unconstitutional on its face; permanently enjoining defendants from enforcing such provisions as to prevent further irreparable injuries to the Plaintiffs' constitutional rights; and awarding them attorneys fees, costs, and any other damages and relief the Court deems just and proper. JURISDICTION 13. Jurisdiction of this Court is invoked pursuant to and under 28 U.S.C. §§ 1331 (federal
question), 1343 (civil rights), 1367 (supplemental), 2201 and 2202 (declaratory judgment), 42 U.S.C. §§ 1983 and 1988 (civil rights). VENUE 14. Venue is proper in the United States District Court for the Southern District of New
York pursuant to 28 U.S.C. § 1391 (b)(1-2).
PARTIES 15. Plaintiff ROBERT LEDERMAN (hereinafter ³LEDERMAN´) is a visual artist residing
at«««.., and a well known First Amendment activist who successfully challenged former Mayor Rudolph Giuliani¶s restrictive policies against artists during his ³quality of life´ campaign. 16. Plaintiff JACK NESBITT (hereinafter ³NESBITT´) is a veteran, senior citizen, half
Native American, and visual artist residing at «««««.; Mr. Nesbitt is a First Amendment activist who also makes and sells political buttons. 17. Defendant PARKS is an agency of the City maintaining an address at The Arsenal,
Central Park, 830 Fifth Avenue, New York, New York 10021. 18. Defendant ADRIAN BENEPE (hereinafter ³Benepe´) is being sued in his official
capacity as the Parks Commissioner, and is also being sued in his individual capacity because upon information and belief he is abusing the power of his position to engage in a conspiracy to violate the civil rights of the Plaintiffs in violation of 42 U.S.C. § 1985, and to retaliate against them for asserting their constitutional rights, and against Lederman specifically for speaking out against the Commissioner in matters of public concern. 19. Defendant CITY is a municipal corporation duly incorporated under the laws of the State
of New York. 20. Defendant HONORABLE MICHAEL BLOOMBERG (hereinafter ³Mayor´) is being
sued in his official capacity as the Mayor of the City of New York and the Supervisor of Benepe and Parks, pursuant to the Monell doctrine allowing for municipal liability through 42 U.S.C. § 1983. The Honorable Mayor failed to properly supervise Benepe, whom he directly controls, as
well as neglected to prevent Benepe¶s conspiracy to deprive the Plaintiffs of their civil rights in violation of 42 U.S.C. § 1986. FACTUAL BACKGROUND 21. The provisions of the Revision of §§1-02 and 1-05(b) of Title 56 of the Official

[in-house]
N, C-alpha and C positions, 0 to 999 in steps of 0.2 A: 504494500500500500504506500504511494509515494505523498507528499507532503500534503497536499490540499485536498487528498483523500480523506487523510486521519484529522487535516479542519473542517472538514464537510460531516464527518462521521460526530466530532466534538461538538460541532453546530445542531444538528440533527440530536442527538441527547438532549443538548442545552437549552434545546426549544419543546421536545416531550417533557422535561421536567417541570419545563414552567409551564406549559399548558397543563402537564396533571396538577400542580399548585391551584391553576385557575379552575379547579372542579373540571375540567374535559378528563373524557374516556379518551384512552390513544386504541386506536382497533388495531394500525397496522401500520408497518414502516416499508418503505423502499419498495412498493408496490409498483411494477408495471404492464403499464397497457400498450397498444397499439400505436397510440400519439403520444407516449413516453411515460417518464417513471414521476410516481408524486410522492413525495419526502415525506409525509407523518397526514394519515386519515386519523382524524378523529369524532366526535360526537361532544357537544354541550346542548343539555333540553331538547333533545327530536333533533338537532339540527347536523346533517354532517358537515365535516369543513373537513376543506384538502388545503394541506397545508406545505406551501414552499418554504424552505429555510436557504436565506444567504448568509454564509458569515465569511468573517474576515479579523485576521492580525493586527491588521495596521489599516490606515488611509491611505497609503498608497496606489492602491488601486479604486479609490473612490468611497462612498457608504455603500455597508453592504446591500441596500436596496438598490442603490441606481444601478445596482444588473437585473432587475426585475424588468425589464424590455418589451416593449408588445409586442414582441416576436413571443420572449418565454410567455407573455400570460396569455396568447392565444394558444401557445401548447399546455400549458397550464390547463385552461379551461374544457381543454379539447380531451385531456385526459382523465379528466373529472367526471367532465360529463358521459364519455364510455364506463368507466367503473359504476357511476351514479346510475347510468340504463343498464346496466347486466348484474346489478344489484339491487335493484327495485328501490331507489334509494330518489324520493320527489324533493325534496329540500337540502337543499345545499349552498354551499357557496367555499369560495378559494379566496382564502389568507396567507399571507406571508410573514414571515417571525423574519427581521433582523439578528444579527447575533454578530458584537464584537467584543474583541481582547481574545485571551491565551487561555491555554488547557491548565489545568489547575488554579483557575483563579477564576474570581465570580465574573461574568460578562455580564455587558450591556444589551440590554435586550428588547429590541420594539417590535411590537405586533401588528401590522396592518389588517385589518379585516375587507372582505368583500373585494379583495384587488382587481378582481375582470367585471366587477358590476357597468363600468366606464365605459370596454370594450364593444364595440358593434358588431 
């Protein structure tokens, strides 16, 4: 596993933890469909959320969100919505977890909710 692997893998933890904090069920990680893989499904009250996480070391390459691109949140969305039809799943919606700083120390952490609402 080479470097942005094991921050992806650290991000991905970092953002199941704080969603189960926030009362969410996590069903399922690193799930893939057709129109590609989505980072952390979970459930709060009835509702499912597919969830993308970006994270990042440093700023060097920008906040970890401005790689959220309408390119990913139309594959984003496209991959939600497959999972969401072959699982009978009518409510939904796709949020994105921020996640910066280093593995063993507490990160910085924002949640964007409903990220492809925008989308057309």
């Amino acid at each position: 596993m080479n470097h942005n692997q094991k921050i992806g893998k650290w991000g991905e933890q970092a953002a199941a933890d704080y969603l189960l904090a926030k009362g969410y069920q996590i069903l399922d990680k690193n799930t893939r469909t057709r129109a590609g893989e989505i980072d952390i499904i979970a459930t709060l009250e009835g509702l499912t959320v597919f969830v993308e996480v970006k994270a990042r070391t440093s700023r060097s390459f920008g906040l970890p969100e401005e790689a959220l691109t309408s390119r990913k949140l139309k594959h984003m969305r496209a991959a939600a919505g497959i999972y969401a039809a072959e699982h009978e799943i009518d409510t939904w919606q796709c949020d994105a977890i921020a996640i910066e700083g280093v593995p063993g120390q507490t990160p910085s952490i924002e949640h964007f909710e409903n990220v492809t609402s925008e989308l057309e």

Compilation of the Rules of the City of New York (hereinafter ³Revision´) is attached as Exhibit A and states, in relevant parts: (a) ³«expressive matter vendors may only vend expressive matter at the Specifically designated spots identified by the Commissioner in the accompanying maps and as marked by a Department decal, medallion, or other form of marking, on the specific location of the approved vending spot, unless they are only vending expressive matter without using a cart, display stand or other device and without occupying a specific location for longer than necessary to conduct a transaction and are otherwise in compliance with Department rules.´ (b) ³These spots shall be allocated upon a first come, first serve basis except as otherwise provided by law and any expressive matter vendor may only vend expressive matter centered directly behind the Department decal, medallion, or other form of marking. Only one expressive matter vendor is authorized to vend directly behind the Department decal, medallion, or other form of marking as indicated by the Department decal, medallion, or other form of marking and if multiple expressive matter vendors attempt to vend expressive matter at any one Department decal, medallion, or other form of marking and if it cannot be otherwise determined which expressive matter vendor arrived first, then all such expressive matter vendors at such spot will be in violation of this section and may be directed to leave the area of that Department decal, medallion, or other form of marking immediately. Any such expressive matter vendor failing to leave the area of the Department decal, medallion, or other form of marking immediately upon direction as required under the preceding sentence will be in violation of these rules.´ (c) ³The designated spots may deviate from the restrictions
enumerated in subsection 5(i), (iv), (v), or (vi), if such spots are determined to be appropriate by the Commissioner given the specific features of the park.´ 22. Since this Revision does not further implement the law as it now exists, Park¶s authority
for issuing this Revision is suspect because it is ³out of harmony´ with the spirit of the existing regulations that exempt written matter vendors from a licensing scheme in order to protect their First Amendment rights.1 Moreover, it is not consistent with the ³uniform practice´ of the Parks for the past nine years.2 Artists have been able to sell anywhere in the parks as long as they were in compliance with the GVL. Finally, it actually contradicts §1-04(a) of the Park rules by the Park¶s own admission.3 23. Upon information and belief, the stated reasons for promulgating this Revision, namely
for ³public safety´ and to ³ease congestion,´ are pretextual; and in light of the many activities in the parks that create massive congestion and public risks, are irrational and unreasonable.4 Parks has not cited to any congestion study, nor has it even conducted a simple headcount of the actual number of artists in the park. Instead, Parks made conclusory statements in the Revision about ³proliferation´ and ³dramatic increase´ of expressive matter vendors, which have ³overwhelmed´ the parks and ³tripled since 2001.´ 24. Upon information and belief and in furtherance of a conspiracy to deprive Plaintiffs of
their civil rights, Benepe promulgated this Revision in retaliation for the plaintiffs¶ use of the High Line for their First Amendment protected activities; for asserting claims against him for